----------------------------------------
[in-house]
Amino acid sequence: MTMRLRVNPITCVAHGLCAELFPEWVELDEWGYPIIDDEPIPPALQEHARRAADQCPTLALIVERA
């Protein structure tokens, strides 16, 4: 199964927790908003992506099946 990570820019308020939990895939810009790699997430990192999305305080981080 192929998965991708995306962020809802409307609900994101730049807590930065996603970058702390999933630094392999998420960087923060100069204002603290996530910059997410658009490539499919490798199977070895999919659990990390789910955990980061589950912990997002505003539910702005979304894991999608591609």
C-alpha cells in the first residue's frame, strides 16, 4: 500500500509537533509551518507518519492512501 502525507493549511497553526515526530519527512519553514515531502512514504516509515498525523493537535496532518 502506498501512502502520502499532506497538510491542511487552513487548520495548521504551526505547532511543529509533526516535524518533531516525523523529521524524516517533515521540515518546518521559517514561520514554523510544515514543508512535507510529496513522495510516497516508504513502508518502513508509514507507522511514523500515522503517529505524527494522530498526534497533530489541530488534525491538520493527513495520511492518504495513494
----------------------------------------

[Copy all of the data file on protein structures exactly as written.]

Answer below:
[in-house]
Amino acid sequence: MTMRLRVNPITCVAHGLCAELFPEWVELDEWGYPIIDDEPIPPALQEHARRAADQCPTLALIVERA
């Protein structure tokens, strides 16, 4: 199964927790908003992506099946 990570820019308020939990895939810009790699997430990192999305305080981080 192929998965991708995306962020809802409307609900994101730049807590930065996603970058702390999933630094392999998420960087923060100069204002603290996530910059997410658009490539499919490798199977070895999919659990990390789910955990980061589950912990997002505003539910702005979304894991999608591609």
C-alpha cells in the first residue's frame, strides 16, 4: 500500500509537533509551518507518519492512501 502525507493549511497553526515526530519527512519553514515531502512514504516509515498525523493537535496532518 502506498501512502502520502499532506497538510491542511487552513487548520495548521504551526505547532511543529509533526516535524518533531516525523523529521524524516517533515521540515518546518521559517514561520514554523510544515514543508512535507510529496513522495510516497516508504513502508518502513508509514507507522511514523500515522503517529505524527494522530498526534497533530489541530488534525491538520493527513495520511492518504495513494